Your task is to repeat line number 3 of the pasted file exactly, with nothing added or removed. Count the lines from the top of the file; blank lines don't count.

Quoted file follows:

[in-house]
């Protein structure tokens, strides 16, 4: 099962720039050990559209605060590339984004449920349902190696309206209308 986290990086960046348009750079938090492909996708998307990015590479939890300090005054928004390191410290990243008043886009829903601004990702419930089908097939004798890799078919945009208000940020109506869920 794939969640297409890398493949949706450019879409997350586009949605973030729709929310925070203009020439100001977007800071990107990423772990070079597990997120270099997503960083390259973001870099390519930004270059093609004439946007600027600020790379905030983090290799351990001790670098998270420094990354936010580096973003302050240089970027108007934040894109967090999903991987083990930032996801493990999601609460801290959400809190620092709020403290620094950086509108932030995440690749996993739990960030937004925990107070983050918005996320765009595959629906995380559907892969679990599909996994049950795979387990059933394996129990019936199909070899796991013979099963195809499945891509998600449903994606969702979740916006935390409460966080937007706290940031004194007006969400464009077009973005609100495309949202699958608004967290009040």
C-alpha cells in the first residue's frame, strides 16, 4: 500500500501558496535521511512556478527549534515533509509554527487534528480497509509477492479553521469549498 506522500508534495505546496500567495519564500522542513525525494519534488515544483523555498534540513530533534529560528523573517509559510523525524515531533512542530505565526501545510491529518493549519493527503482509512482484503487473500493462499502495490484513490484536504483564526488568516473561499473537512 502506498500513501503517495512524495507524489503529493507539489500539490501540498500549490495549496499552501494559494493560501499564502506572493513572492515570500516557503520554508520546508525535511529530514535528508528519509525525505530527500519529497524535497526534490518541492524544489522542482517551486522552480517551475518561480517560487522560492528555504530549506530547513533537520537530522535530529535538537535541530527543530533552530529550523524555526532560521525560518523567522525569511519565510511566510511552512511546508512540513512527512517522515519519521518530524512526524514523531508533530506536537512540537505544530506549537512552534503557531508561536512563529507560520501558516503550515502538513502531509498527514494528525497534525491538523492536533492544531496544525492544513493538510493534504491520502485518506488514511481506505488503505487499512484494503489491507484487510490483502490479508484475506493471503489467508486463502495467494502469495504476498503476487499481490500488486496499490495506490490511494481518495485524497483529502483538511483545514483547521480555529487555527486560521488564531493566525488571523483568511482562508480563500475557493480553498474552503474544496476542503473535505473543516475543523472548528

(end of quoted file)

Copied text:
C-alpha cells in the first residue's frame, strides 16, 4: 500500500501558496535521511512556478527549534515533509509554527487534528480497509509477492479553521469549498 506522500508534495505546496500567495519564500522542513525525494519534488515544483523555498534540513530533534529560528523573517509559510523525524515531533512542530505565526501545510491529518493549519493527503482509512482484503487473500493462499502495490484513490484536504483564526488568516473561499473537512 502506498500513501503517495512524495507524489503529493507539489500539490501540498500549490495549496499552501494559494493560501499564502506572493513572492515570500516557503520554508520546508525535511529530514535528508528519509525525505530527500519529497524535497526534490518541492524544489522542482517551486522552480517551475518561480517560487522560492528555504530549506530547513533537520537530522535530529535538537535541530527543530533552530529550523524555526532560521525560518523567522525569511519565510511566510511552512511546508512540513512527512517522515519519521518530524512526524514523531508533530506536537512540537505544530506549537512552534503557531508561536512563529507560520501558516503550515502538513502531509498527514494528525497534525491538523492536533492544531496544525492544513493538510493534504491520502485518506488514511481506505488503505487499512484494503489491507484487510490483502490479508484475506493471503489467508486463502495467494502469495504476498503476487499481490500488486496499490495506490490511494481518495485524497483529502483538511483545514483547521480555529487555527486560521488564531493566525488571523483568511482562508480563500475557493480553498474552503474544496476542503473535505473543516475543523472548528